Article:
Each year more and more schools establish school based health clinics to deal with rising teen pregnancy. Schools mistakenly believe that providing teens with greater access to birth control information and devices will help deal with the problem. But study after study shows that these clinics are not as effective as proponents might like to think they are.
Today, more and more advocates of school-based health clinics are citing a three-year study headed by Laurie Zabin at Johns Hopkins University, which evaluated the effect of sex education on teenagers. The study of two school-based clinics in Baltimore, Maryland showed there was a 30 percent reduction in teen pregnancies.
But even this study leaves many unanswered questions. The size of the sample was small and over 30 percent of the female sample dropped out between the first and last measurement periods. Since the study did not control for student mobility, critics point out that some of girls who dropped out of the study may have dropped out of school because they were pregnant. And others were not accounted for with follow-up questionnaires. Other researchers point out that the word abortion is never mentioned in the brief report, leading them to conclude that only live births were counted.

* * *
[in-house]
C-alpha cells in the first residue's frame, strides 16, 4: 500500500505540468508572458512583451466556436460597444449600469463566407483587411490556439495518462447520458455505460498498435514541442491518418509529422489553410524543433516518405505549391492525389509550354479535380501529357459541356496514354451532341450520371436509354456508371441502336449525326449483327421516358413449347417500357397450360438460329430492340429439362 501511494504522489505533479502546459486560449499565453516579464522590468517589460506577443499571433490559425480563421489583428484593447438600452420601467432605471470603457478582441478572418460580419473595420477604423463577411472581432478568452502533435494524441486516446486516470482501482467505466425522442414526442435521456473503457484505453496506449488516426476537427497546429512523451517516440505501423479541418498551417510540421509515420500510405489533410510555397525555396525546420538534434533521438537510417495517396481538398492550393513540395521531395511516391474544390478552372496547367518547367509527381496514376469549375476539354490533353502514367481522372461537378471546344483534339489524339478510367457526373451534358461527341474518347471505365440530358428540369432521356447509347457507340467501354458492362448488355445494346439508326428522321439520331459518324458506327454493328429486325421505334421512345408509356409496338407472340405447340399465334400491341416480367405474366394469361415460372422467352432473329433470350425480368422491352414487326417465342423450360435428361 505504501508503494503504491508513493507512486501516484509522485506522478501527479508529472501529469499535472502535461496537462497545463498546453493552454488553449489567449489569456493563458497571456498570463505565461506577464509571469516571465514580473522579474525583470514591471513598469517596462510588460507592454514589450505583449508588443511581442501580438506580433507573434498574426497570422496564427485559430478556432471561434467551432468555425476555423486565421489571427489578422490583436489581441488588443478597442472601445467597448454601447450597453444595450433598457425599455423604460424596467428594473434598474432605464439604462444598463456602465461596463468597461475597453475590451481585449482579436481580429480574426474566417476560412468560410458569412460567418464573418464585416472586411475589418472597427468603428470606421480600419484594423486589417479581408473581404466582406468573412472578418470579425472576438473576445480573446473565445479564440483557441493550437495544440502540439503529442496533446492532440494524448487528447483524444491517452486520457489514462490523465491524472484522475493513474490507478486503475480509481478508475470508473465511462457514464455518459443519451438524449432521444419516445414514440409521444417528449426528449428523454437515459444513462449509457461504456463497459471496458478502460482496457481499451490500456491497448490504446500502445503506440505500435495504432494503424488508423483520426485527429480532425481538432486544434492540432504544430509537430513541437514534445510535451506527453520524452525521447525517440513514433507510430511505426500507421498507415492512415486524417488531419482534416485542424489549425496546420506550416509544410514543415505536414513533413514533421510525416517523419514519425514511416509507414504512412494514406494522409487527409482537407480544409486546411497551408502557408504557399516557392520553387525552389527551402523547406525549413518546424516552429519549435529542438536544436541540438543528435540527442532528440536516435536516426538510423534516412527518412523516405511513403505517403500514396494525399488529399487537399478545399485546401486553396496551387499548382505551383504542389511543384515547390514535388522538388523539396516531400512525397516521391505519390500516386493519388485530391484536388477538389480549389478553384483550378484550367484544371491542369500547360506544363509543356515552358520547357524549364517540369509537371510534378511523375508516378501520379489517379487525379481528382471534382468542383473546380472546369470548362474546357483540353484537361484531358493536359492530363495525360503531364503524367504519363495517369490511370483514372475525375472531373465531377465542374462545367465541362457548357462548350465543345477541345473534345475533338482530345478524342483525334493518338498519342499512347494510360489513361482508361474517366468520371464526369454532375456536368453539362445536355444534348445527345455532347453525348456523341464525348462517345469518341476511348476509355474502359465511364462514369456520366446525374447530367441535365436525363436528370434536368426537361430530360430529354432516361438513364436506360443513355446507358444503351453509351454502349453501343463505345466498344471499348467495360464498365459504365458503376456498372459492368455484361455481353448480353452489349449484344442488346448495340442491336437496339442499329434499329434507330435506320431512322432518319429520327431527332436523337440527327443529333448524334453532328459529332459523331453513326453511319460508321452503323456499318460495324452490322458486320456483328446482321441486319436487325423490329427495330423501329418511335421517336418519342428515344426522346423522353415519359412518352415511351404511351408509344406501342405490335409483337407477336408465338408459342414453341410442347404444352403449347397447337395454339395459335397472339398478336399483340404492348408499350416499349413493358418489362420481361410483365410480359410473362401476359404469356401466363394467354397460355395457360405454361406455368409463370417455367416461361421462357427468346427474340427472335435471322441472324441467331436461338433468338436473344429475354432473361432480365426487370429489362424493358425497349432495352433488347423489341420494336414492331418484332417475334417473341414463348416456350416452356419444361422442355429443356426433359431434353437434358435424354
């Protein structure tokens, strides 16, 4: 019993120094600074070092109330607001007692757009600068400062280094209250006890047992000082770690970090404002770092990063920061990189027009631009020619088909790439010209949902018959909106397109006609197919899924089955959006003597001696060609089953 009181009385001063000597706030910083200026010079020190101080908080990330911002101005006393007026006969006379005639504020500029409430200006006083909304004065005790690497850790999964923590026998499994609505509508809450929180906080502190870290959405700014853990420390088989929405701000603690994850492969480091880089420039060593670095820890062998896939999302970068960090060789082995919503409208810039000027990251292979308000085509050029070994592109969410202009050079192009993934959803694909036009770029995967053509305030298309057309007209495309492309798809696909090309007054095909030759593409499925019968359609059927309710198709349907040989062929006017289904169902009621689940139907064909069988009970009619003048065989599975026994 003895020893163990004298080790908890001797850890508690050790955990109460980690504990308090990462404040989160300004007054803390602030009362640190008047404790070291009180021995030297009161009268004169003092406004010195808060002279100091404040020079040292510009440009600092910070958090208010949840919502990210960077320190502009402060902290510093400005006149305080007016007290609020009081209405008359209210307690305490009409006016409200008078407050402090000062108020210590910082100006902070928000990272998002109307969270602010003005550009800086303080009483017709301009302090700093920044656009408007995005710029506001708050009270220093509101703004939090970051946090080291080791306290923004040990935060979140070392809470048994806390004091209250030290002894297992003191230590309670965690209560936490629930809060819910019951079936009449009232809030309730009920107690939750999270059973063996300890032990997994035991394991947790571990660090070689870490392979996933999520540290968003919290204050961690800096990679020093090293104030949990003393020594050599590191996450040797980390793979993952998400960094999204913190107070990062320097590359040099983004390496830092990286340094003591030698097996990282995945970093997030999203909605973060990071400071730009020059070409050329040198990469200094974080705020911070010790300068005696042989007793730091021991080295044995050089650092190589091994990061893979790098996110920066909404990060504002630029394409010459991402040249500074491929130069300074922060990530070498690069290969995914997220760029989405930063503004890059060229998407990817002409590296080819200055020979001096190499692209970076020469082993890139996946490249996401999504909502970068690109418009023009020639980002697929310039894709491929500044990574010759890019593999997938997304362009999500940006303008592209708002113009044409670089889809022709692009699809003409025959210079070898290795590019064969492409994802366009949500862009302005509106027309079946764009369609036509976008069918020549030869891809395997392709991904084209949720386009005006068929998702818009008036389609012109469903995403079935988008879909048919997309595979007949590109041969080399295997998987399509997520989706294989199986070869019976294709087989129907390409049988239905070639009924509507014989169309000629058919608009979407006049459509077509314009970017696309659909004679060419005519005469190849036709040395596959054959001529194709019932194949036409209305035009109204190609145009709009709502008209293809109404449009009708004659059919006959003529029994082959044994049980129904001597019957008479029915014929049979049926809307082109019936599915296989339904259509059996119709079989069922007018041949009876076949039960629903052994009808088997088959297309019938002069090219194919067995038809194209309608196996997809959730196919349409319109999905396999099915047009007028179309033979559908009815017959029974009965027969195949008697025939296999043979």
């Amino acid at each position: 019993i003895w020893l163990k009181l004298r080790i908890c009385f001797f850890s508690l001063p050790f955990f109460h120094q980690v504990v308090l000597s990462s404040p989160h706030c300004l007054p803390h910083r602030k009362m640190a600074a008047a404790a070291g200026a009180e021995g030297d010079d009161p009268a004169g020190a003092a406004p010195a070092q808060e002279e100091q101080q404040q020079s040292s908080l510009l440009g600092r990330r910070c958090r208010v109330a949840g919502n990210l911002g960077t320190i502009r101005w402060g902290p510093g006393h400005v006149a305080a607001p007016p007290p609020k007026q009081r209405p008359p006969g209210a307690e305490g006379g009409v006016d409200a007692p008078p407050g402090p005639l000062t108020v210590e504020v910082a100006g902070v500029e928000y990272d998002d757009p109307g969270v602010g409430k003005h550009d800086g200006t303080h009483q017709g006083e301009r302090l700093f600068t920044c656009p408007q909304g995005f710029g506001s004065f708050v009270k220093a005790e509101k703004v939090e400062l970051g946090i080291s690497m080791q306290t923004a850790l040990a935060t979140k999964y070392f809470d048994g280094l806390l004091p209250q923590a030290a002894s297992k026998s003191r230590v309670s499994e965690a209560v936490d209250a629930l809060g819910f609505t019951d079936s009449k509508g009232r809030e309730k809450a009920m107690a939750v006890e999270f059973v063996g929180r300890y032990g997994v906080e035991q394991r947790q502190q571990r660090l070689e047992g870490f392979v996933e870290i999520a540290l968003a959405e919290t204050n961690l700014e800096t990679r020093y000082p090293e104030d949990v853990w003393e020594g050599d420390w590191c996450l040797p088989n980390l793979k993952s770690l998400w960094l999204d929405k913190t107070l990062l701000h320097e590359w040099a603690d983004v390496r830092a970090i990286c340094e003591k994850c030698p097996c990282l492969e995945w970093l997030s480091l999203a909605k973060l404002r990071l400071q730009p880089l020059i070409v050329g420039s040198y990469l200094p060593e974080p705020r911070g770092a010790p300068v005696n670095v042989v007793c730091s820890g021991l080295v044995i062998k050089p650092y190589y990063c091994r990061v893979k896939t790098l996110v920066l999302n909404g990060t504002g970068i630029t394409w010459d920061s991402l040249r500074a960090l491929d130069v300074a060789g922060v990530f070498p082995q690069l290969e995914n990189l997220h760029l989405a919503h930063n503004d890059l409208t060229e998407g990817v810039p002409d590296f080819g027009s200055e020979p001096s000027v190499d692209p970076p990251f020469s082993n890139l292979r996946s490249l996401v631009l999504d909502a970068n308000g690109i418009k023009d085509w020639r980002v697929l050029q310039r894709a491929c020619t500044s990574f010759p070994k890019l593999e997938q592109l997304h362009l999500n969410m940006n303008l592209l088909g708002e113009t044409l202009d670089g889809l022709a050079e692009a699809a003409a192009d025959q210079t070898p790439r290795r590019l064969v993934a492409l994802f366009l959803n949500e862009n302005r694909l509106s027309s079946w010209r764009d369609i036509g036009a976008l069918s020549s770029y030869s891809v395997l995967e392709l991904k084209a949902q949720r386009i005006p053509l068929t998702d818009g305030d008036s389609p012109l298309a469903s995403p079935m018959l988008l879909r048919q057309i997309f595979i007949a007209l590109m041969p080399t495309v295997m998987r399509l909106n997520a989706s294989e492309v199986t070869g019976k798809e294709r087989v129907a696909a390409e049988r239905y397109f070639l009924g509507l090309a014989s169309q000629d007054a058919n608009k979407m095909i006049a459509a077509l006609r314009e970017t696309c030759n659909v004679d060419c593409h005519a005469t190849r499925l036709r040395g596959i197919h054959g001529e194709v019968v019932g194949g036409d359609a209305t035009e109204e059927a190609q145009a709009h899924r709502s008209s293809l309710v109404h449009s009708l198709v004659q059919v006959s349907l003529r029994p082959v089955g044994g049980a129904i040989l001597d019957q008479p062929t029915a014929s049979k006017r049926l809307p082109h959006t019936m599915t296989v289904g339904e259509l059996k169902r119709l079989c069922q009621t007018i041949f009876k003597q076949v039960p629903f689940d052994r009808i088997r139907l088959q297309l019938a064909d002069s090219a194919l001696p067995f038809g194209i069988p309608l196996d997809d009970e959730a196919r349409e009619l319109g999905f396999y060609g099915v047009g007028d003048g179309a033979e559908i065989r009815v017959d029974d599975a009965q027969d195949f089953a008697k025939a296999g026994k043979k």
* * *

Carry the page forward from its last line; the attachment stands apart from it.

On the other hand, an extensive, national study done by the Institute for Research and Evaluation shows that community-based clinics used by teenagers actually increase teen pregnancy. A two-year study by Joseph Olsen and Stan Weed found that teenage participation in these clinics lowered teen birth rates. But when pregnancies ending in miscarriage or abortion were factored in, the total teen pregnancy rates increased by as much as 120 pregnancies per one thousand clients.
Each year more schools become convinced that the only way to stem the tide of teen pregnancy is to implement comprehensive sex education and establish school based health clinics. Yet the best evidence doesn't show that they work.
I'm Kerby Anderson of Probe Ministries, and that's my opinion.